The study asks whether British commercial banks were following an astute strategy or simply missing exciting opportunities when they failed to enter this new market. The findings of a three year comparative case study of banks such as ABN AMRO, RZB and Citibank operating in CEE suggests that, on balance, British banks took the right decision.
During the first ten years of transition in CEE, UK banks have stayed away as a group, while banks of other nationalities, particularly other European countries, have entered the markets, explains researcher Mrs Susan Scott-Green of the University of Leeds. In fact, HSBC is the only British commercial bank to have set up shop in the region. Mrs Scott-Green finds the decision of its competitors to stay away intriguing.
The British absence can be attributed to two factors, she believes. Firstly, Britain has no cultural or historical ties with CEE, as compared with Germany and Austria. So, it was natural for German and Austrian banks to move into their neighbouring markets, whereas for British banks the region was unfamiliar territory. "However, that alone is not sufficient to explain their absence," she argues. "The French also have few cultural ties with the region, but French banks have established operations there."
Secondly, as communism was collapsing in eastern Europe, British banks had neither the capital strength nor the appetite for more risk. Several major banks were in a period of introspection and retrenchment following huge losses on foreign operations in Europe and the US. Again, argues Mrs Scott-Green, this alone is no explanation of the British absence, as other banks were also suffering losses as CEE opened. Citibank, for example, was close to bankruptcy in the early 1990s, but still entered the region with enthusiasm. "The difference lay in the reaction of the banks to the losses," she points out. "British banks lacked the same strategic vision and managerial capability of Citibank to respond to losses in the same way."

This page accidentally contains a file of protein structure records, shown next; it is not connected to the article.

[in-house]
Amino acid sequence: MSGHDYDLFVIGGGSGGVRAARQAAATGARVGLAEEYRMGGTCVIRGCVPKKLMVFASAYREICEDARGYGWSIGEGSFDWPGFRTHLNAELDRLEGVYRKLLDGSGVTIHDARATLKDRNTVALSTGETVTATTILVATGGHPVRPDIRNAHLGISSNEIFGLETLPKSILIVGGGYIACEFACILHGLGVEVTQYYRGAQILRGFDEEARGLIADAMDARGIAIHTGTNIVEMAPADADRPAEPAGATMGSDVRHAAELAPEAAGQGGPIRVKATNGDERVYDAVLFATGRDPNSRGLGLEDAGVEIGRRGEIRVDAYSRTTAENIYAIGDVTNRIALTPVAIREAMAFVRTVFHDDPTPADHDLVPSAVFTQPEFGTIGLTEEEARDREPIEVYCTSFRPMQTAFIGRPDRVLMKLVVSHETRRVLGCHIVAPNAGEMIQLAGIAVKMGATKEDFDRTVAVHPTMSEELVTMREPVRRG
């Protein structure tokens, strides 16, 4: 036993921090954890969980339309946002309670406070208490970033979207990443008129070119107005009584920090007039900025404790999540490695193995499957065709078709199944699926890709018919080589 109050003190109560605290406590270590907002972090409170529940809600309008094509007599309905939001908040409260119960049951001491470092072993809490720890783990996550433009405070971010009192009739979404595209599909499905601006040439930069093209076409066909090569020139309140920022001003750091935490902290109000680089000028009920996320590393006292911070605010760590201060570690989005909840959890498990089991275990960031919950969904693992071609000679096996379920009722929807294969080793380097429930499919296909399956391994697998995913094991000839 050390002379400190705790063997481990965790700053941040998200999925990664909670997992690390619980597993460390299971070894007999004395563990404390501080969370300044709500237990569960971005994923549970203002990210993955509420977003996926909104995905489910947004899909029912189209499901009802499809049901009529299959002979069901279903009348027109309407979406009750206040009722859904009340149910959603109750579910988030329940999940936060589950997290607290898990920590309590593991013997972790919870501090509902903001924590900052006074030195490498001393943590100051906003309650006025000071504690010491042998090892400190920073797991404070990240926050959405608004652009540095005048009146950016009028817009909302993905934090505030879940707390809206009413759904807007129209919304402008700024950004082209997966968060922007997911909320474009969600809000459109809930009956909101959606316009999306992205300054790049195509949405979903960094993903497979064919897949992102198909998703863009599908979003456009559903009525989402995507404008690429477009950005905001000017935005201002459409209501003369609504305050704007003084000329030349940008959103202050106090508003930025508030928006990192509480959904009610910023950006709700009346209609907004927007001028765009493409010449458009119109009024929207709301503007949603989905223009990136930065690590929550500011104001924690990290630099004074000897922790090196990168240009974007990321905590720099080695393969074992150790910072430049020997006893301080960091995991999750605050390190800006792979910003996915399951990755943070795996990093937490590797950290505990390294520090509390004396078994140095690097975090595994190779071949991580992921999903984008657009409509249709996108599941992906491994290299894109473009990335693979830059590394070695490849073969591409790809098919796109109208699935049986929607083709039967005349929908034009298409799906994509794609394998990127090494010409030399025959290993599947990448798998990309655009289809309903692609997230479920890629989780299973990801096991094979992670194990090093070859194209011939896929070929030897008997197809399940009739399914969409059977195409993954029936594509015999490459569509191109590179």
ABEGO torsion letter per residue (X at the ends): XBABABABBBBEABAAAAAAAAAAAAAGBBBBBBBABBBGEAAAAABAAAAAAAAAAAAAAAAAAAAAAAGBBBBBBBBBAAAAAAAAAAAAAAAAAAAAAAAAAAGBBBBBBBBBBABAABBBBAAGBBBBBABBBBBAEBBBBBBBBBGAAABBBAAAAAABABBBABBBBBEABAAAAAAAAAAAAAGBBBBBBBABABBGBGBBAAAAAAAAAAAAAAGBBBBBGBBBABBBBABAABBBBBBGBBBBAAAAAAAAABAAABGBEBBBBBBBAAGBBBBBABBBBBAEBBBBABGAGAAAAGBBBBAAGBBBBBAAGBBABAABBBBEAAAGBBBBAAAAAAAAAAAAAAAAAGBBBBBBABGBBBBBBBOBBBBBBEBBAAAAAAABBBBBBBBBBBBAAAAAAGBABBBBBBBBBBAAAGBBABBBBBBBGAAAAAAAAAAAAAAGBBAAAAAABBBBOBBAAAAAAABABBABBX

Time has shown, however, the CEE to be a very difficult market. Competition has been greater than expected and existing banks have seen their profitability reduced by later entrants trying to break into the market. "Unpredictable host governments, political interference, intense competition, and the negative repercussions of the collapse of the Russian economy in 1998 have added to the difficulties of operating in this region," argues Mrs Scott-Green The experience of foreign banks in CEE shows that only a big vision, a full presence and a large scale operation can succeed.
"This market needs to be entered in a big way or not at all," she states. The British strategy of not entering at all was preferable to establishing a small and uncompetitive presence in a limited number of markets. Arguably, without the vision for a major regional presence, British commercial banks made the right decision to stay away. And entering the market now would be a mistake. "The risks have diminished but so have the rewards. It is clear that the British have missed opportunities, but on balance, it seems likely that they will not come to regret their absence from the region," she concludes.
For further information, contact Mrs Susan Scott-Green. Email: firstname.lastname@example.org Fax: 01249 721191. Or, contact Lilian El-Doufani, Lesley Lilley or Karen Emerton in ESRC External Relations. Tel: 01793 413032, 01793 413119 or 01793 413122.
NOTES TO EDITORS
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